Elder Holland: I haven’t attended Relief Society, but I grew up with it shaping my life. My mother served in our ward Relief Society presidency for most of my teenage years. It was a great thing for a young boy to watch. Certainly those blessings can come from our ancestors to us and bless our children and our grandchildren.
But my testimony of Relief Society has also come through my wife. I’m proud to be married to a former Relief Society president. I’ve been blessed directly because of her devotion. I knew when I married Patricia Terry what kind of a woman she was because I had seen her in the service of the Lord. She had stepped up and shouldered the responsibility of the kingdom. To me she was larger than life. Now those values and virtues bless our marriage and our children. So, has Relief Society blessed me? Absolutely!
How can priesthood and auxiliary leaders work together to strengthen a ward or branch?
Sister Holland: Relief Society was organized after the pattern of the priesthood. This shows a lovely parallel between the priesthood and Relief Society and reinforces the idea that men and women energize the righteousness within both. Men need the blessings of women, and women need the blessings of men. We learn that powerfully in the temple. Wards and branches will be stronger the more priesthood and auxiliary leaders work together. We have seen the power of ward council meetings in every place we have lived.
Men and women are all members of the body of Christ, and what a great membership that is! We learn in the scriptures that “if ye are not one ye are not mine” (D&C 38:27) and “the eye cannot say to the hand, I have no need of thee” (1 Corinthians 12:21).
Elder Holland: With the complex issues of the day, ward or branch leaders need to work together. The bishop is the one who has the priesthood keys to lead the ward. The ward or branch council meeting is the place where the necessary coordination takes place. The better the council works, the better the Church works. This is true in every ward or branch.
The bishop can use ward council meeting as a time when he and other ward leaders analyze the needs of the ward. Are there members in need of temporal welfare? Is a young man getting ready to go on a mission? Are couples preparing to go to the temple? What can we do as a ward council to help?
Remember that the concerns of a mother cannot be separated from the needs of her children and her husband. Through visiting teachers, the Relief Society president sees the needs of the whole family as well as those of individual members. That’s a powerful resource that can be drawn upon in ward council.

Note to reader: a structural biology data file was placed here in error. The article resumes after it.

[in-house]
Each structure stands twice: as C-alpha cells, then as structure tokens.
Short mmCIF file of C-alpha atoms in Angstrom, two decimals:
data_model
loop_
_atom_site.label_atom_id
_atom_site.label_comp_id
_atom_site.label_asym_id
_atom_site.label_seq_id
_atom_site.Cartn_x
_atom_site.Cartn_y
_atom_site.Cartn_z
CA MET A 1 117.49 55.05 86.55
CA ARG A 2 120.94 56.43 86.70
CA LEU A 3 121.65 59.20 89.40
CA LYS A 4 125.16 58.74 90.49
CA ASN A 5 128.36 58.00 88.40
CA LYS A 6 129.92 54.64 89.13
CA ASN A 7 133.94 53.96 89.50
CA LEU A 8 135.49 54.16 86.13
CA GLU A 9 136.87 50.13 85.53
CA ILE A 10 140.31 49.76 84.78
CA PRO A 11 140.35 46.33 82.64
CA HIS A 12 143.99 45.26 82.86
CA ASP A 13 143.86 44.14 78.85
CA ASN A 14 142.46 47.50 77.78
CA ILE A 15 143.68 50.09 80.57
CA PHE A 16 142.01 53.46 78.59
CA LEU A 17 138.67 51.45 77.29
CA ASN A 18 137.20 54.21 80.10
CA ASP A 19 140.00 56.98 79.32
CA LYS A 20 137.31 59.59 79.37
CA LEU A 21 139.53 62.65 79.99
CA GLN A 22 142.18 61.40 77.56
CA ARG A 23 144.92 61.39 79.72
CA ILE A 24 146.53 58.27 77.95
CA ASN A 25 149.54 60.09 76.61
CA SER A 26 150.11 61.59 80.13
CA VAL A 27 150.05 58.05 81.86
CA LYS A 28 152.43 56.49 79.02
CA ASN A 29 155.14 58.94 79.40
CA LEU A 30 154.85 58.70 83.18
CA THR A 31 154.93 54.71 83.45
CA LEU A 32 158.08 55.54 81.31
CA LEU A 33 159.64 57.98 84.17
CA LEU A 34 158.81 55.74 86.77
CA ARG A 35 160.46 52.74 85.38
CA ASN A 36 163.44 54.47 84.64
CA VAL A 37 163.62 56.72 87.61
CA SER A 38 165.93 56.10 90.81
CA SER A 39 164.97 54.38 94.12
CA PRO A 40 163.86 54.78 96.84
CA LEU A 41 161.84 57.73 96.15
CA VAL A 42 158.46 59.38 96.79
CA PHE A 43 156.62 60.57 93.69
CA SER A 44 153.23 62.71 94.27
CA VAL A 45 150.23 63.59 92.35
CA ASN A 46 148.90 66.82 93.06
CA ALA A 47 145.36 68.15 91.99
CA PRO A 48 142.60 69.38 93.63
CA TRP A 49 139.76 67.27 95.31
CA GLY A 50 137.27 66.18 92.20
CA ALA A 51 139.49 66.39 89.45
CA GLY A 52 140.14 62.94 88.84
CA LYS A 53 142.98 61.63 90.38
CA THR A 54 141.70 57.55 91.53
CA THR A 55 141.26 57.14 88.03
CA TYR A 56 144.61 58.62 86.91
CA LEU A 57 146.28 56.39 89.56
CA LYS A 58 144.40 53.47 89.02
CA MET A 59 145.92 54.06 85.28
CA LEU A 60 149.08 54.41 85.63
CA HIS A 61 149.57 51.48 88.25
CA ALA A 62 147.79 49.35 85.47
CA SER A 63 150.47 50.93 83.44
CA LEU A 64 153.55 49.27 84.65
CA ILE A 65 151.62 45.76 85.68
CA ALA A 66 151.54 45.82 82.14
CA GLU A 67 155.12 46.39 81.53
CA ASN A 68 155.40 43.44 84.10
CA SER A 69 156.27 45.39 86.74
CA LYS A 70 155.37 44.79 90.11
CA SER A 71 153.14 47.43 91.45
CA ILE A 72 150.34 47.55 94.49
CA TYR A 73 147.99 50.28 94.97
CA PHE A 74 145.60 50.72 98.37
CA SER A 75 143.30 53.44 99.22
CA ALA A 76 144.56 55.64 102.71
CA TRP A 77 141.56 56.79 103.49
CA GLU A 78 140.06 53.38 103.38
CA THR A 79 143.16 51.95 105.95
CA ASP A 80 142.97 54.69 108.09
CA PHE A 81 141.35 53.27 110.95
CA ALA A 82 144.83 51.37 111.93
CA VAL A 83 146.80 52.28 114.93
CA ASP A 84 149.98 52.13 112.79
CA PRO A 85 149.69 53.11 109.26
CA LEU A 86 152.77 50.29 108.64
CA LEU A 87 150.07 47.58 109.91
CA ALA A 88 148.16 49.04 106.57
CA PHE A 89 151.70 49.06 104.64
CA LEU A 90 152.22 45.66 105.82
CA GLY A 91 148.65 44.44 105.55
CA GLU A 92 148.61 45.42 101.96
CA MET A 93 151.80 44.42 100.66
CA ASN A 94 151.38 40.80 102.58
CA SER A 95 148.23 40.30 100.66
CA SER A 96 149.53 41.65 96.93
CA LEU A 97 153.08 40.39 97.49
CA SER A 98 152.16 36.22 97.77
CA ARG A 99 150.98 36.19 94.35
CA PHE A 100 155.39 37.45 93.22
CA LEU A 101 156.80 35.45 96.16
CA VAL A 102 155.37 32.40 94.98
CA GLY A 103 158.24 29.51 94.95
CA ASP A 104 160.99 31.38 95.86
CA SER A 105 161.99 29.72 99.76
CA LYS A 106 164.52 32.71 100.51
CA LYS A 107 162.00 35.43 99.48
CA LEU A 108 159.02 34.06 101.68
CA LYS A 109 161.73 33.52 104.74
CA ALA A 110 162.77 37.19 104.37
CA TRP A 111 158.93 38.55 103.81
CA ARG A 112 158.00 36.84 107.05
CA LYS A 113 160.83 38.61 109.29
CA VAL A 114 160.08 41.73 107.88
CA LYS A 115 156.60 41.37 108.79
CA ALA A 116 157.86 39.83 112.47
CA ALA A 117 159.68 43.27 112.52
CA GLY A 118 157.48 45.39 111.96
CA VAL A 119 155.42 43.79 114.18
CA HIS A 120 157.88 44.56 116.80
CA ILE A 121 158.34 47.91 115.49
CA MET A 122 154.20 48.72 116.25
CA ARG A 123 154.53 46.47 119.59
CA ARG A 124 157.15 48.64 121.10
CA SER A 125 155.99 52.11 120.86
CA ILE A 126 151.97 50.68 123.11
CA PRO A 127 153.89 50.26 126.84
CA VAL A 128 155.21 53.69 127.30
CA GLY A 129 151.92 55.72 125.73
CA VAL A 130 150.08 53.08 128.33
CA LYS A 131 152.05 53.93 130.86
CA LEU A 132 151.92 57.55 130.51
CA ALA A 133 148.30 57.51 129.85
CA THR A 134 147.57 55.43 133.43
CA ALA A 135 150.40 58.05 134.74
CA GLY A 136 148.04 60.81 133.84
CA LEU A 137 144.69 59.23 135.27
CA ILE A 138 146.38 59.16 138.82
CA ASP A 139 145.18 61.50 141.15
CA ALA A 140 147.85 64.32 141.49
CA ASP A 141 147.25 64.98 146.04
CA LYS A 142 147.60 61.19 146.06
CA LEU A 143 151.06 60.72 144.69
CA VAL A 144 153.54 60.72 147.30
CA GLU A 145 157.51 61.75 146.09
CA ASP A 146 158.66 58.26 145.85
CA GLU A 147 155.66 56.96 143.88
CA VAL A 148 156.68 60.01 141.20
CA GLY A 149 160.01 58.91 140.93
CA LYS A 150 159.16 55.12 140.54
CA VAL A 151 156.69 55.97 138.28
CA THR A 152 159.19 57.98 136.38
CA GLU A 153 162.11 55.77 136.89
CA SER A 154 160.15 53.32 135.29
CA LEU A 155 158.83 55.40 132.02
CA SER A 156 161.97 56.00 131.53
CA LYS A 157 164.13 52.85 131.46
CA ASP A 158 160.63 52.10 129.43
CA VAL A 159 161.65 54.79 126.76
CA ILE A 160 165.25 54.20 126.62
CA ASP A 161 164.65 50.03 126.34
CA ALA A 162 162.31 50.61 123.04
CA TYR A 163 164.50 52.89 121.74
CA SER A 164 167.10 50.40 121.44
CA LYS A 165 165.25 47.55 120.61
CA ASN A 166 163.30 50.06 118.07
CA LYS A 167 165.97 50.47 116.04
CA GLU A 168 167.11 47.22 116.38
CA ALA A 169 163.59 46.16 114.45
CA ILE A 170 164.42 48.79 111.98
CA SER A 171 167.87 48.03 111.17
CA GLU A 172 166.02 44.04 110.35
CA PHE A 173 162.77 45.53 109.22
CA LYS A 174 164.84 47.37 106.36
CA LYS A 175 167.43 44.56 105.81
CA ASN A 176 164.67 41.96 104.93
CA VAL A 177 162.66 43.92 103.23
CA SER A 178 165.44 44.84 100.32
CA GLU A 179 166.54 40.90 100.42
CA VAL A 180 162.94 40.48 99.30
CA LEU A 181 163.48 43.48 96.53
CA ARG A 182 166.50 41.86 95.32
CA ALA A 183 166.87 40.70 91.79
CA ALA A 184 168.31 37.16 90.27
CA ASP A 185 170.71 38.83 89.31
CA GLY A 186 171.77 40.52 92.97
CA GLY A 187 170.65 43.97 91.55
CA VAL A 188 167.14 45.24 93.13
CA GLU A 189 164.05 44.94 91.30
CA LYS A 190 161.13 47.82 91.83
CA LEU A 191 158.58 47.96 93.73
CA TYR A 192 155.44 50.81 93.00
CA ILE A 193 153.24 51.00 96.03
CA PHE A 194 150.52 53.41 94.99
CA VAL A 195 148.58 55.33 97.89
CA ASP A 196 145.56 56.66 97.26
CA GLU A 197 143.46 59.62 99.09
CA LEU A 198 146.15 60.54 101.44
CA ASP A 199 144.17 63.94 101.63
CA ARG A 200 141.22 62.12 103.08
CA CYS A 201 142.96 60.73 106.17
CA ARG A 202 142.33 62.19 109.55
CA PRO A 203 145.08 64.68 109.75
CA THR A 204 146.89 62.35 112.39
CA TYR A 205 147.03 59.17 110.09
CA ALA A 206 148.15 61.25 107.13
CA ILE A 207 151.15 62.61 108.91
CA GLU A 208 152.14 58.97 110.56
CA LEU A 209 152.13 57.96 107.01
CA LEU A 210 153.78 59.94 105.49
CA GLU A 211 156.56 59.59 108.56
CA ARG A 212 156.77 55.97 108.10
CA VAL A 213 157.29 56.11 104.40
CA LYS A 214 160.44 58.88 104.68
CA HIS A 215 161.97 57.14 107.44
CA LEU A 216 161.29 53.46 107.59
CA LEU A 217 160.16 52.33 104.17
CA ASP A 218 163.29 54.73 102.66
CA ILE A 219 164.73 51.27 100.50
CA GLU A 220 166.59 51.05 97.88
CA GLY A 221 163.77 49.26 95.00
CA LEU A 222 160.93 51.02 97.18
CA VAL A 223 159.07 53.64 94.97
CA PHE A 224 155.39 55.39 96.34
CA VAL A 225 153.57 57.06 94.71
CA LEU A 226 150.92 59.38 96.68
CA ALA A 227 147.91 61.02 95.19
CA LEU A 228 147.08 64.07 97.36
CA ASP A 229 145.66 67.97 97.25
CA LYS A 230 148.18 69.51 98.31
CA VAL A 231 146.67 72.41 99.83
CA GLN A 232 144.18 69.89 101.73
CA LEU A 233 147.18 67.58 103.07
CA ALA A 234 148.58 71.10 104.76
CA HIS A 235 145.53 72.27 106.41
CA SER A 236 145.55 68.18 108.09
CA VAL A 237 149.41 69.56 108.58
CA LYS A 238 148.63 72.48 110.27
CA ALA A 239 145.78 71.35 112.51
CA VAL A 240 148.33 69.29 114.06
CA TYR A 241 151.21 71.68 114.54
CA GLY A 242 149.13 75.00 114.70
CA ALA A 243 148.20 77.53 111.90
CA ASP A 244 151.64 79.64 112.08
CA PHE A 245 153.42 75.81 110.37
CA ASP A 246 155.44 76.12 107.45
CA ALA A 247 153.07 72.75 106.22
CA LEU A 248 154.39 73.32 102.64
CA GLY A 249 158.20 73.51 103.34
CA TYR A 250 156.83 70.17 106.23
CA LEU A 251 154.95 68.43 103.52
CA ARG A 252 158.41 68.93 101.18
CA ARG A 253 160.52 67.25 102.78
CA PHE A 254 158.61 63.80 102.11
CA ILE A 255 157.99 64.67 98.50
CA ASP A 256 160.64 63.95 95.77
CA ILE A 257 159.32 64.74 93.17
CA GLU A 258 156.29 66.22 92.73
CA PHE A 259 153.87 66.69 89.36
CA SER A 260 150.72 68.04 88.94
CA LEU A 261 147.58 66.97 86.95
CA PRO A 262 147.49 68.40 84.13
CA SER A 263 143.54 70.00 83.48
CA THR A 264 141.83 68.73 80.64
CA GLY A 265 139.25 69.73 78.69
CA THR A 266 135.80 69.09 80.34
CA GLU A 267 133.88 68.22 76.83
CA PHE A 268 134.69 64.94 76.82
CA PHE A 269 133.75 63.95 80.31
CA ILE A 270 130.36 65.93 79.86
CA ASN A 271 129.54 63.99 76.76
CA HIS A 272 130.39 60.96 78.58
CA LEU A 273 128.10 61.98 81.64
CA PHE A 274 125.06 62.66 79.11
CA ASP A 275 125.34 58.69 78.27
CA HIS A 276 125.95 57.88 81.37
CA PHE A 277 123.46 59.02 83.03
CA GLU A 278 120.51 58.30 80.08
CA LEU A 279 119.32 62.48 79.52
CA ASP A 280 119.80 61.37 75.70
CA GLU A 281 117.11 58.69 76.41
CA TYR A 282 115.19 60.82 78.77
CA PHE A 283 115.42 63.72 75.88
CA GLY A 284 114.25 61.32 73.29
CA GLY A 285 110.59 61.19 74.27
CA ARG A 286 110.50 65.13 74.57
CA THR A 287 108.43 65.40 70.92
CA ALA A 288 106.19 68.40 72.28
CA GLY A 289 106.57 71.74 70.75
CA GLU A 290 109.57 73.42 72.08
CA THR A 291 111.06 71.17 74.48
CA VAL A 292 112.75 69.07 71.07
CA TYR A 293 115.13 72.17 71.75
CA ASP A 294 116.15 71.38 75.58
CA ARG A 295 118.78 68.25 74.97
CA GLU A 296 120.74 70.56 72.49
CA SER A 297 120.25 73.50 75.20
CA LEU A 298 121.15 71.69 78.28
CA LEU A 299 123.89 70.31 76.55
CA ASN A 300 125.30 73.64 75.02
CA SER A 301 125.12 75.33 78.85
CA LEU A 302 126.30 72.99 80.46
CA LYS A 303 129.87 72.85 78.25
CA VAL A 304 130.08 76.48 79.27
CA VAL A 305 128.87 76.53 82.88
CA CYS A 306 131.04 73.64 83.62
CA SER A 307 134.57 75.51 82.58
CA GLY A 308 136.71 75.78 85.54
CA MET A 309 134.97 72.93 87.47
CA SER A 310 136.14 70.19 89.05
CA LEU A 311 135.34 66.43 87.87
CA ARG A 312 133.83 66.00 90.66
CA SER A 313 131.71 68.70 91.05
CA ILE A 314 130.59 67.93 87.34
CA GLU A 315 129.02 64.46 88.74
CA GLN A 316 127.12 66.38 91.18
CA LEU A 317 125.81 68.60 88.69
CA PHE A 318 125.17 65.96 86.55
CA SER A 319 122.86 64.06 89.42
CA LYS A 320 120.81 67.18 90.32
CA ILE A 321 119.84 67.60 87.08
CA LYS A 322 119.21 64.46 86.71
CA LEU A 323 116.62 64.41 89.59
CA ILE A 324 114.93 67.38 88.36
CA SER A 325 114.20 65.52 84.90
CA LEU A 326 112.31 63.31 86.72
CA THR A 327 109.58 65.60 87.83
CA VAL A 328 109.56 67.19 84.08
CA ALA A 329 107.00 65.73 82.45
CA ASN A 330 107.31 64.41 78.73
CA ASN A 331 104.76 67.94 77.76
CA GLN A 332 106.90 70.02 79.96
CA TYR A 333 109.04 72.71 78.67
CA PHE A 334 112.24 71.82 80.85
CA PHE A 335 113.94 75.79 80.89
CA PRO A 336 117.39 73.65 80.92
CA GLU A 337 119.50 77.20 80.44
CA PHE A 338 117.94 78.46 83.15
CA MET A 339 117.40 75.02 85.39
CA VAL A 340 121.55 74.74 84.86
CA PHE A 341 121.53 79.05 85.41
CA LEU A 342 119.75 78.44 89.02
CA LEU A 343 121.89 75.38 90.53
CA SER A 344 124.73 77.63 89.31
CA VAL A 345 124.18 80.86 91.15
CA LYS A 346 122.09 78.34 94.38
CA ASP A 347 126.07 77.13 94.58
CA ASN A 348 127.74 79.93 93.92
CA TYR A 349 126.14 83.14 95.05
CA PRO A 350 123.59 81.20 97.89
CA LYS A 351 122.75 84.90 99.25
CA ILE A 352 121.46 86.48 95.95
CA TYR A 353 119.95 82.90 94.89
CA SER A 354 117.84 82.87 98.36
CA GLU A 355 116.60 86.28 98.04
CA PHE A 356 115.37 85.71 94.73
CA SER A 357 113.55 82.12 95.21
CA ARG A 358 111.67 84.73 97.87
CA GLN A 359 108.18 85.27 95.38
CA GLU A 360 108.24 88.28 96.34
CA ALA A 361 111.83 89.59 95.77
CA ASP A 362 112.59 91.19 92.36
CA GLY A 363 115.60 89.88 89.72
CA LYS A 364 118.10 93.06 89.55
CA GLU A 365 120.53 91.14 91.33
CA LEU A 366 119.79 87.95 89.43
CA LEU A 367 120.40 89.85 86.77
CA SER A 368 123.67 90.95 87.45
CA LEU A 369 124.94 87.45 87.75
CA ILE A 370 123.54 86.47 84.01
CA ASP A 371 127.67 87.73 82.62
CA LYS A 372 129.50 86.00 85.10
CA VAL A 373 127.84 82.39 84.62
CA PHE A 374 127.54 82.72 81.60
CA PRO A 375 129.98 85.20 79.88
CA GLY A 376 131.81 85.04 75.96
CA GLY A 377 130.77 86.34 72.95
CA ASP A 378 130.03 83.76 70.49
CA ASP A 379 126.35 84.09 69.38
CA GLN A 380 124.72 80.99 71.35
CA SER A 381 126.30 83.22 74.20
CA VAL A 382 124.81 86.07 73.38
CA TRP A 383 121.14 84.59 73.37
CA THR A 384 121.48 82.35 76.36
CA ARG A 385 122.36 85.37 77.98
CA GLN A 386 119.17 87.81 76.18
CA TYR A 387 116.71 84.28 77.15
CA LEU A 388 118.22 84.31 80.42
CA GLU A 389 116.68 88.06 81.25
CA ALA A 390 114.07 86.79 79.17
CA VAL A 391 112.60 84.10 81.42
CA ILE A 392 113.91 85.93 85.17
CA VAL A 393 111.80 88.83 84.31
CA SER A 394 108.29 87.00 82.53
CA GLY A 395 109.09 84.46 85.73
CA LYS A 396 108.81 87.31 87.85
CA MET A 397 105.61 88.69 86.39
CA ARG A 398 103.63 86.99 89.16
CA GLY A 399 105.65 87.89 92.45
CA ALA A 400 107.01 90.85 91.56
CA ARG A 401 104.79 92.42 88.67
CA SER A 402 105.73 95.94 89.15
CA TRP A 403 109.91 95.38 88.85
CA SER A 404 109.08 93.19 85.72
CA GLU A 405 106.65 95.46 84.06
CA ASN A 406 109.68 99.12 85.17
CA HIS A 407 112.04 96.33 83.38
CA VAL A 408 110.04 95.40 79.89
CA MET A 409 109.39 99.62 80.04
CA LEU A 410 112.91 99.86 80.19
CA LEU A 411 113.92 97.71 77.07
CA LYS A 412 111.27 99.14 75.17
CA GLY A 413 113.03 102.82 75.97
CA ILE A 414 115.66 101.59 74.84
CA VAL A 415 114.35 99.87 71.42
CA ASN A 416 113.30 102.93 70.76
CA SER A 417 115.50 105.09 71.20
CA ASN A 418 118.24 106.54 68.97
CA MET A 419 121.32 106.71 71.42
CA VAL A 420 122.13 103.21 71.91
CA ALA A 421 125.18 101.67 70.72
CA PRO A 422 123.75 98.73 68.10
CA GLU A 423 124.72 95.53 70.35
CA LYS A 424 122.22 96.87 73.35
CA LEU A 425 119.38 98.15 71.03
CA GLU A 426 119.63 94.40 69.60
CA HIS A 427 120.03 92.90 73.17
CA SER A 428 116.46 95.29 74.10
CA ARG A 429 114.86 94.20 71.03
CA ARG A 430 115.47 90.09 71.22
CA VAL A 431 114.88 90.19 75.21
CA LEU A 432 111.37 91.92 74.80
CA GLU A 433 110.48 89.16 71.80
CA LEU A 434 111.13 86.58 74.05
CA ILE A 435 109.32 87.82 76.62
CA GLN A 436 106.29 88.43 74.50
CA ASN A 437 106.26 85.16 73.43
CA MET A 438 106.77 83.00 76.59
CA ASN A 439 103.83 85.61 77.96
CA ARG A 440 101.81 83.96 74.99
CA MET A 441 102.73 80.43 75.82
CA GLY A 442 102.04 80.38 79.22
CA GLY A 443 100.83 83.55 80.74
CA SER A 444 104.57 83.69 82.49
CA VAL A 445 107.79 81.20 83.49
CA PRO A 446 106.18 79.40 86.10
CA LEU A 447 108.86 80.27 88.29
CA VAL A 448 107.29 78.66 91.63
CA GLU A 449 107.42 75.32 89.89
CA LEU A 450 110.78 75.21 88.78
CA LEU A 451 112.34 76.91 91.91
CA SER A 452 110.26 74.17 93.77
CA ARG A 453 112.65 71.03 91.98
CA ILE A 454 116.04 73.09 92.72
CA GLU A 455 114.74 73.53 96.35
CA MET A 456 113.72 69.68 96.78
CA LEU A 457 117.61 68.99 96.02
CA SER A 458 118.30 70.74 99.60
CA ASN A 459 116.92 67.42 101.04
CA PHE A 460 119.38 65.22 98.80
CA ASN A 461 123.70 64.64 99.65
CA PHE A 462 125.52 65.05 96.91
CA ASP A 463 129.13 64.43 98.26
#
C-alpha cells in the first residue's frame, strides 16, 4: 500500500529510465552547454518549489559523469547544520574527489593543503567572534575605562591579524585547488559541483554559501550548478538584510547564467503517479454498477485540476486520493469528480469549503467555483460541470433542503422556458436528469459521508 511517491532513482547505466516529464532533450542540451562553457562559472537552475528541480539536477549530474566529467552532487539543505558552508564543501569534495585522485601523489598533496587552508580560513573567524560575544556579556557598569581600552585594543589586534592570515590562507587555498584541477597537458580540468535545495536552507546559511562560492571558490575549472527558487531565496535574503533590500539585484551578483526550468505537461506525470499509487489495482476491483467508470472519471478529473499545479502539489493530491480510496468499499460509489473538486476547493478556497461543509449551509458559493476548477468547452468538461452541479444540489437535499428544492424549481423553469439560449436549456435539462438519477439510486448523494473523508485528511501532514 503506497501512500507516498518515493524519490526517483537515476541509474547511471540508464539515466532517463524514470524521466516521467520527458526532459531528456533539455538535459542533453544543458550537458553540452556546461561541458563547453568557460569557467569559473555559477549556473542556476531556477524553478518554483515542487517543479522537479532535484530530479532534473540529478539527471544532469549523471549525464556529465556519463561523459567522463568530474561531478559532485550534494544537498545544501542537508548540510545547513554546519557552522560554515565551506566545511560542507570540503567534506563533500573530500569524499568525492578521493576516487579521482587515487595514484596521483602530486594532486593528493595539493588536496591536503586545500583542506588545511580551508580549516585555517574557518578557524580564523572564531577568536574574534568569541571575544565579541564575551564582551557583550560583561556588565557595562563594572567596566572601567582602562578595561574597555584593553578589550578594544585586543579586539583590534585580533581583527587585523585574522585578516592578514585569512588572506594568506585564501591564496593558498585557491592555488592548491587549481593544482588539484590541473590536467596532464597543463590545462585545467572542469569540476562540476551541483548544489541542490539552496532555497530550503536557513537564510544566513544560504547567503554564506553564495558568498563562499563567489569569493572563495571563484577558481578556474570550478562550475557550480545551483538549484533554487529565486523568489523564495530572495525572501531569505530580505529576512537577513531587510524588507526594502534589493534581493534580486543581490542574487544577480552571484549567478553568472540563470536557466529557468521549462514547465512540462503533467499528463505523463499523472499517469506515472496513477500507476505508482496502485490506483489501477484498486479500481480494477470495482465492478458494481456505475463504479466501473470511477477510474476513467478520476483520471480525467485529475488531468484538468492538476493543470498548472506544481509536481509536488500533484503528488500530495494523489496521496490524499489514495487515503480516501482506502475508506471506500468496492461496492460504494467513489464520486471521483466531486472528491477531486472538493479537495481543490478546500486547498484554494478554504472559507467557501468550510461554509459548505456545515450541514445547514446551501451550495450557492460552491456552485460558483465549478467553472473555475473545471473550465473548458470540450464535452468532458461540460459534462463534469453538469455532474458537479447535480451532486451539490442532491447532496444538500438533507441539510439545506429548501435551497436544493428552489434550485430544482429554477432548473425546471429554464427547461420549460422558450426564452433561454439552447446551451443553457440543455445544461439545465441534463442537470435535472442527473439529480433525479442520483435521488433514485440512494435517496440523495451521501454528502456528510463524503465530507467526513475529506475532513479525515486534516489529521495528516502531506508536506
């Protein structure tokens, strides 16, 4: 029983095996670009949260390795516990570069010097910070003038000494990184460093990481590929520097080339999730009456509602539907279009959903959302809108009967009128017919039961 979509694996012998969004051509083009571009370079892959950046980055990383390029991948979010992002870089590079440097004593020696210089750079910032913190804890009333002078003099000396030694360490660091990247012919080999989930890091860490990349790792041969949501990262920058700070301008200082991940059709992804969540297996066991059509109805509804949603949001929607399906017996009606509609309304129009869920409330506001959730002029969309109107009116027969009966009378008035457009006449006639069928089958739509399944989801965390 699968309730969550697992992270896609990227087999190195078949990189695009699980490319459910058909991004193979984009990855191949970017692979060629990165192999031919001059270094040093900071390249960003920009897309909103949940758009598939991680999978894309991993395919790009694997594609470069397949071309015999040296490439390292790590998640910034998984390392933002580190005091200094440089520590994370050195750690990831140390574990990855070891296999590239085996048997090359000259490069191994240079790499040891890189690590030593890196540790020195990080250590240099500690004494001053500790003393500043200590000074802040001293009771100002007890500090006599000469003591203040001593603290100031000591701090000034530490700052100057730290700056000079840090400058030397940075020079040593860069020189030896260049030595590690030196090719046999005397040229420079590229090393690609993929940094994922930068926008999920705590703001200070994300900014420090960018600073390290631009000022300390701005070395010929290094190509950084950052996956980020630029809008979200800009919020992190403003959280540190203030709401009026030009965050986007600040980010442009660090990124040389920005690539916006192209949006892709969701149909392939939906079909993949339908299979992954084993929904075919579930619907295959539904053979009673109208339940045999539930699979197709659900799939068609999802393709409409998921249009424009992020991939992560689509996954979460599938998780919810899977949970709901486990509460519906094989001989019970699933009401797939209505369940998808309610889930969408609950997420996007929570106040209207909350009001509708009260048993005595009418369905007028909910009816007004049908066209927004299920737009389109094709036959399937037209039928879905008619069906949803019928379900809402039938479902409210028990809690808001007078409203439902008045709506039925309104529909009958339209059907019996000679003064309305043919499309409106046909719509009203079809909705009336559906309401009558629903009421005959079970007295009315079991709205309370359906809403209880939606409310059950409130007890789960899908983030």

How can Relief Society help the Church meet the challenges of the 21st century?
Elder Holland: The present economic malaise covering the whole globe has reshaped the face of the earth financially. Yet teaching the principles of relief and provident living has always been a part of Relief Society. The world may think it old-fashioned to bottle fruit or make quilts in the 21st century. Yet right now there are people who are hungry and cold. To them, some bottled fruit and a warm quilt are literally godsends. Provident living will never be out of fashion. This is not a retreat back to the 19th century but the direction we need to go as we move headlong into the 21st. The same skills and ideas for which Relief Society has always stood hold many of the answers to the challenges we are facing worldwide.
“Charity Never Faileth” is a flag under which the whole human family can unite. It is not a program—it is a clarion call of the gospel (see 1 Corinthians 14:8–10). The gospel will never fail, so it is appropriate that “Charity Never Faileth” is the Relief Society motto (1 Corinthians 13:8). It reinforces the fact that Latter-day Saint men and women are working toward the same goal—striving to become disciples of Christ.
And if the winds blow, the winds blow. If the storms come, the storms come. The gospel is always the answer, whatever the question. It will always prevail. We are built on the rock that is Jesus Christ, and it is His solid rock-ribbed gospel that will get us through tough times.